As coronavirus ravages the world, Cuba has exhibited disproportionate heroism, deploying medical personnel to at least 14 countries thus far to battle the pandemic—including to Italy, which has been particularly devastated. The response is in keeping with Cuba’s decades-long tradition of “doctors, not bombs,” which has seen the tiny island nation dispatch tens of thousands of medics across the globe to combat everything from Ebola to more mundane diseases like malaria and tuberculosis. The Cuban approach stands in marked contrast to the modus operandi of the global superpower and Cuba’s primary antagonist, the United States, a country with an established predilection for bombing rather than saving people.
Cuba’s coronavirus performance is a welcome bit of uplifting news in an otherwise mostly dismal international panorama. Lest anyone start feeling too inspired by the idea of humanity, however, sectors of the U.S. corporate media are dutifully standing by to burst the bubble.
A March Bloomberg opinion article (3/23/20) headlined “Coronavirus Could Give Cuba’s Flying Doctors New Wings,” for example, came equipped with the following caveat in the subheadline: “But allowing Havana to exploit the virus for hard currency will just empower repression at home.” The text of the article, by Mac Margolis, contained few easily detectable illustrations of domestic “repression,” aside from allegedly insufficient Cuban government efforts on behalf of a “consumer economy” and “emerging private sector”—which certainly sounds less repressive than, I don’t know, the U.S. police habit of fatally shooting black people.
Margolis also stressed that, in Cuba, Covid-19 is “anything but an equal opportunity affliction,” and that “compañeros with connections or access to dollars have a far better shot at securing medication and loading up on groceries during a lockdown.” Never mind that Cuban compañeros would have better access to basic necessities in general had the island not been at the mercy of a sadistic U.S. embargo for the past 60 years, or that severe socioeconomic inequality is overall a defining hallmark of U.S. capitalism—as illustrated by reports that low-income communities of color in the States are being hardest hit by the coronavirus.
The Bloomberg article is accompanied by a photograph of Cuban doctors wielding Cuban flags, with the caption: “Nice flags, but how about a bigger paycheck?” And while bigger paychecks are obviously less imperative in societies—like Cuba’s—where the essentials of survival are provided free of charge, a more pertinent question in the time of global pandemic might be how the US spends trillions of dollars on wars and still generates news reports like “Uninsured Americans Could Be Facing Nearly $75,000 in Medical Bills if Hospitalized for Coronavirus” (CNBC, 4/1/20).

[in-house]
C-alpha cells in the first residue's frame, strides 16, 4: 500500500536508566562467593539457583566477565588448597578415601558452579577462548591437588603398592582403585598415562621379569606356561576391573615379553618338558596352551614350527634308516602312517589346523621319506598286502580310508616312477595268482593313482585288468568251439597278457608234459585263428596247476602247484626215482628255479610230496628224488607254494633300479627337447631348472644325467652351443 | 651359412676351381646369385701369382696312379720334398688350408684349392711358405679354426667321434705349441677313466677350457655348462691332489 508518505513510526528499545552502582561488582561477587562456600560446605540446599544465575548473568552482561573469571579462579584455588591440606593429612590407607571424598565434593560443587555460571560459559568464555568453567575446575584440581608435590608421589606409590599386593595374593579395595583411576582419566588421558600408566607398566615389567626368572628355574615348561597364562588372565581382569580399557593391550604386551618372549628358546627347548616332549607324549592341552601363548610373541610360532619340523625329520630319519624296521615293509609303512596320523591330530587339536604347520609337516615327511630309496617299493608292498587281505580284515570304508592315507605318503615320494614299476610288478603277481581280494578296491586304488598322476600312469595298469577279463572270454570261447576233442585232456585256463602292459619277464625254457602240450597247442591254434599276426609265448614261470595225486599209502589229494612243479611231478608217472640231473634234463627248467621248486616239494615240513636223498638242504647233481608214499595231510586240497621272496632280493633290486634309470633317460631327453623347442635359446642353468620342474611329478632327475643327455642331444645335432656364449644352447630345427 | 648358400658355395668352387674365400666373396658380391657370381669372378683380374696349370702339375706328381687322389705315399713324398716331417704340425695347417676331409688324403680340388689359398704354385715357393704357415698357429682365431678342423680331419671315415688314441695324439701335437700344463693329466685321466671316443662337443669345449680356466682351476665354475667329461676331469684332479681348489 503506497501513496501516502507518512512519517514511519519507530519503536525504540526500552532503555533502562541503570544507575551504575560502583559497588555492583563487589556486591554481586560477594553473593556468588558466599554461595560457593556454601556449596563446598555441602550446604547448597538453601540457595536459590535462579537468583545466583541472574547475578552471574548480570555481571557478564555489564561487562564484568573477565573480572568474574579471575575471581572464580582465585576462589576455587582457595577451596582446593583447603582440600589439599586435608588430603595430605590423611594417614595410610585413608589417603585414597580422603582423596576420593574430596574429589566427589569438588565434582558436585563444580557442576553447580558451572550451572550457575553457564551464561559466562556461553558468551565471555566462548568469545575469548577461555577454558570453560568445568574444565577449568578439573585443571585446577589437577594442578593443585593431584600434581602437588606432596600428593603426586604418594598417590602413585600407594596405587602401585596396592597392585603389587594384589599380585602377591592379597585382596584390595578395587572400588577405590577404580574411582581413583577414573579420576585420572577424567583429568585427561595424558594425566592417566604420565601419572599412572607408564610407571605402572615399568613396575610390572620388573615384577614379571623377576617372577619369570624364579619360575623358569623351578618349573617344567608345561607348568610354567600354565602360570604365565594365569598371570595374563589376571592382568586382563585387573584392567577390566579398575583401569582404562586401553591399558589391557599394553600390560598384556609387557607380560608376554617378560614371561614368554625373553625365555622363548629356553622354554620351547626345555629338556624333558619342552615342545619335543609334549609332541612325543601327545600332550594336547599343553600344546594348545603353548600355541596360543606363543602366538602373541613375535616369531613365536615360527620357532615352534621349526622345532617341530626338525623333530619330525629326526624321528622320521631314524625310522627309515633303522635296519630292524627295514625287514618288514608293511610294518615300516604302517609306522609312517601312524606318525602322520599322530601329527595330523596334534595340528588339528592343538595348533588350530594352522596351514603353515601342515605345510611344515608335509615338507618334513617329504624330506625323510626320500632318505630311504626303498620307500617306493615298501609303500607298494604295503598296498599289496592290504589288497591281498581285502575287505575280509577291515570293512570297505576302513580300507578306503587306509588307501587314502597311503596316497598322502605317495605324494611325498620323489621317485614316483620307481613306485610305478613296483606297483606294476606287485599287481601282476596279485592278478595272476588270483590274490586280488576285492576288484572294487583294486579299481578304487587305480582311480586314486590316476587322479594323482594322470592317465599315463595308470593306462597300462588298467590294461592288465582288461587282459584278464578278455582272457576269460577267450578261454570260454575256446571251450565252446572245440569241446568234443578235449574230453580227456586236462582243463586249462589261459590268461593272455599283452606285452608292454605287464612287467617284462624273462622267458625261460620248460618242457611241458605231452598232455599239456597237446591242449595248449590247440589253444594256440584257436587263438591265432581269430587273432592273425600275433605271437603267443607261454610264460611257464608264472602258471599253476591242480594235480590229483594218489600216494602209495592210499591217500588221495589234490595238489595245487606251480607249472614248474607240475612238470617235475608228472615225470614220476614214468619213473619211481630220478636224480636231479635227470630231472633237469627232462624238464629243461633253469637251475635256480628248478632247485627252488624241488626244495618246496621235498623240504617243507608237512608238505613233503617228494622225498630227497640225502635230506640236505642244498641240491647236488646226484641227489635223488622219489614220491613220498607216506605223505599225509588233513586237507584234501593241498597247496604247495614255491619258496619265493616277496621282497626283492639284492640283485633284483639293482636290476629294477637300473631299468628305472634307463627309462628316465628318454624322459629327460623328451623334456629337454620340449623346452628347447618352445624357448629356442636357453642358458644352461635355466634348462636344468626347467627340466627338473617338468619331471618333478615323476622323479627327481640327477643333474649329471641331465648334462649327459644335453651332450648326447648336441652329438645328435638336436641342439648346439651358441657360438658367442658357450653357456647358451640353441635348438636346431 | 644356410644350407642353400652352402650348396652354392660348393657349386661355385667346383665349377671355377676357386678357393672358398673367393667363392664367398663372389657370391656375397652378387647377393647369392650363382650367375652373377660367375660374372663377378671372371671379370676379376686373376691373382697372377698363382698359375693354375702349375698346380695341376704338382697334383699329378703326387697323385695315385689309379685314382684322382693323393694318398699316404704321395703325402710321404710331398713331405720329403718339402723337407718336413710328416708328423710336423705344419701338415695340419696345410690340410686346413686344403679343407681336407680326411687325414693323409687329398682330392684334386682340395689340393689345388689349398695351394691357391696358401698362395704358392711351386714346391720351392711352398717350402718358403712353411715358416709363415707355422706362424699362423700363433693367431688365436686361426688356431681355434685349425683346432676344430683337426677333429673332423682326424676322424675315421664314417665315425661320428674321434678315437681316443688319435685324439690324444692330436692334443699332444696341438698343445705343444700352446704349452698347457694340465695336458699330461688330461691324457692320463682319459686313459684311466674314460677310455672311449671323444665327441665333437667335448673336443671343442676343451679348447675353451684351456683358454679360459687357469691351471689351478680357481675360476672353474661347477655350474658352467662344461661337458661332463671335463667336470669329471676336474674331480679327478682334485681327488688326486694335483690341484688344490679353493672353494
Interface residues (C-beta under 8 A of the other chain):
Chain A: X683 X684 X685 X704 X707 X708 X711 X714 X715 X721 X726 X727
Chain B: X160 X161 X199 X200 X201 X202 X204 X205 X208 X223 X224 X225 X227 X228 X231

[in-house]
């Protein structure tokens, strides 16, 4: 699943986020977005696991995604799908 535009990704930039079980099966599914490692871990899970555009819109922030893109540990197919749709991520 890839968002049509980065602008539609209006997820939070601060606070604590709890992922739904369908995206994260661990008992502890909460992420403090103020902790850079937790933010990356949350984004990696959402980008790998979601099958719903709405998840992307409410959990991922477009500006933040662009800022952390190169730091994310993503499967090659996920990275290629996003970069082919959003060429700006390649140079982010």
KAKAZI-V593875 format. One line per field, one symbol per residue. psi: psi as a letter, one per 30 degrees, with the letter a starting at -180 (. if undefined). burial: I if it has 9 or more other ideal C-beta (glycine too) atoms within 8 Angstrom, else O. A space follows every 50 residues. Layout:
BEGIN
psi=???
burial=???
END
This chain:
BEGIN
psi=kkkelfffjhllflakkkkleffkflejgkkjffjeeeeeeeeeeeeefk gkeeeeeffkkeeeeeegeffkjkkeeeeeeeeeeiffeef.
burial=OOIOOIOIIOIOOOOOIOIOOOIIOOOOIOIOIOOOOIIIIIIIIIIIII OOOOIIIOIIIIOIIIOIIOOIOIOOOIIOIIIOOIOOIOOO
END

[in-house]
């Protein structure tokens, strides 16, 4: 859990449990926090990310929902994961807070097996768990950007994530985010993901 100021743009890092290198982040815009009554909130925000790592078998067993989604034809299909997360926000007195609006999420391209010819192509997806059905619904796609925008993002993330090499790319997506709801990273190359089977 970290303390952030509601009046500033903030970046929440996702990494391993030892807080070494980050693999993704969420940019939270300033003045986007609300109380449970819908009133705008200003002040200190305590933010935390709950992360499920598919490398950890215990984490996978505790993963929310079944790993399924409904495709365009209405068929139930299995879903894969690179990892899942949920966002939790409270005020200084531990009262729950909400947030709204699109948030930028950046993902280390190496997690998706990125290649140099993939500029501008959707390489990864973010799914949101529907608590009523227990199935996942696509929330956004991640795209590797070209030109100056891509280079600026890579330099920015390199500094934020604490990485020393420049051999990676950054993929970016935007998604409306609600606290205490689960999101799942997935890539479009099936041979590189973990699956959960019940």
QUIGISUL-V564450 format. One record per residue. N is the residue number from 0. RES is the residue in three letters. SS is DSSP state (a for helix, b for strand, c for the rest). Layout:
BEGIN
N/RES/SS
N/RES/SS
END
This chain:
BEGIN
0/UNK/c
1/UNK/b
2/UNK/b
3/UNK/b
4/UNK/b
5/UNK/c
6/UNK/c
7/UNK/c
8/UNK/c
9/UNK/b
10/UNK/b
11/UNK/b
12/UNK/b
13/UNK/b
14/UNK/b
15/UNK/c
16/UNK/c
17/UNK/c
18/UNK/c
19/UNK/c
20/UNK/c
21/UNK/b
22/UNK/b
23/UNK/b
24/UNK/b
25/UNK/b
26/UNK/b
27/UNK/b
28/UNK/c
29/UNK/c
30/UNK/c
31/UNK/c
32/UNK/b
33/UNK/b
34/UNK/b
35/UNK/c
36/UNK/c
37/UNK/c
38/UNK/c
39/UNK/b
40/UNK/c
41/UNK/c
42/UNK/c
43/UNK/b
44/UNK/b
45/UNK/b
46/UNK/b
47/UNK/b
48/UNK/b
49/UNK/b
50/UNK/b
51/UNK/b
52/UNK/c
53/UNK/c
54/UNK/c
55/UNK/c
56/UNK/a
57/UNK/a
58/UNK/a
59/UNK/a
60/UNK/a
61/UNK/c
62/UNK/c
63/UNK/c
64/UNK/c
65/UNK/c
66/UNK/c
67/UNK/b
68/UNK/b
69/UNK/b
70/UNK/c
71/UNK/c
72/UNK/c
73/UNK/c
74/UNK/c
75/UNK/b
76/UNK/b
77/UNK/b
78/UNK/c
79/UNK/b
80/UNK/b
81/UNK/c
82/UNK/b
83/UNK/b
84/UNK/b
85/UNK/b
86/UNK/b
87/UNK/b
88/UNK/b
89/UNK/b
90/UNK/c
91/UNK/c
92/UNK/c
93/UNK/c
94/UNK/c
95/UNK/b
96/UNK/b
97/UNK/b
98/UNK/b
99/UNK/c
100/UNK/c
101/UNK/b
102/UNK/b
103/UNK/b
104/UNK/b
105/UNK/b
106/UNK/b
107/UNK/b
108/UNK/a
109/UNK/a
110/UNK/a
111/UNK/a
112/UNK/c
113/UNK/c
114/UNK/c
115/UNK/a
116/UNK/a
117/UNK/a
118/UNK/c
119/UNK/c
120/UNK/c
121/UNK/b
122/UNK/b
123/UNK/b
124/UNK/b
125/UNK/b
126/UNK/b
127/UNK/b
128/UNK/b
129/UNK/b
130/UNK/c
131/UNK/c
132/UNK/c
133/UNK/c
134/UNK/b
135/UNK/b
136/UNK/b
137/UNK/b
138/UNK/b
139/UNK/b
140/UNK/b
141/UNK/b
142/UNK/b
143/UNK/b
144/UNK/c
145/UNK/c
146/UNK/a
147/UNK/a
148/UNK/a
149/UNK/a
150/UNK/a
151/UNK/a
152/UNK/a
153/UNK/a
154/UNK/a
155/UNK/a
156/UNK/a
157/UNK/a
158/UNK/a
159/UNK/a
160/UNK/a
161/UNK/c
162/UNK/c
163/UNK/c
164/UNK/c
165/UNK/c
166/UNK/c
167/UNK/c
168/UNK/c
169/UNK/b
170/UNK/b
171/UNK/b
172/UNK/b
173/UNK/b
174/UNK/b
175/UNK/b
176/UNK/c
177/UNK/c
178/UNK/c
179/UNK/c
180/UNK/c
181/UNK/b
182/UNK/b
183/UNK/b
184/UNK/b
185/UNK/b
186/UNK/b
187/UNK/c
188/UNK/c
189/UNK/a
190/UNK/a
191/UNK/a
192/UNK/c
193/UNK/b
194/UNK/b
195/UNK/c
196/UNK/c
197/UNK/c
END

Plenty of other media outlets have meanwhile exploited the current pandemic to disseminate frank anti-Cuban propaganda. Over at the Miami Herald (3/27/20), Cuban exile Fabiola Santiago informs us that “Americans, in the midst of food and supply shortages and limitations on personal freedoms, are getting a taste of what it’s like in Cuba and Venezuela—without coronavirus.” Santiago seems to be under the misapprehension that U.S. citizens ordinarily never face food shortages or limits on freedom–but at least now she won’t be alone in her “only-in-Miami form of PTSD, the growing up in Cuba kind.”
Additional moaning is on display at PanAm Post (3/30/20), where Mamela Fiallo Flor—cofounder of the Cuban Libertarian Party—suggests that calling Covid-19 the “Chinese virus” serves to “dissociate…it from the main culprit: the Communist Party.” The upshot: We should call it the “Communist virus” and recognize its nefarious impact on Cuba, as well, which “advertises itself as a medical power when, in fact, the shortage of hospital staff on the island is a direct consequence of the use of doctors for propaganda purposes.”
Certain mainstream publications have evidently not yet gotten the memo, as a recent Reuters article (3/22/20) emphasizes that Cuba “has one of the highest ratios worldwide of physicians per capita even when excluding those doctors abroad, and its medical brigades for disaster relief continue to earn Havana goodwill worldwide.” The piece was published on the New York Times website (though no longer available there), showing that even the decidedly anti-progressive U.S. newspaper of record, it seems, is susceptible to the Communist virus.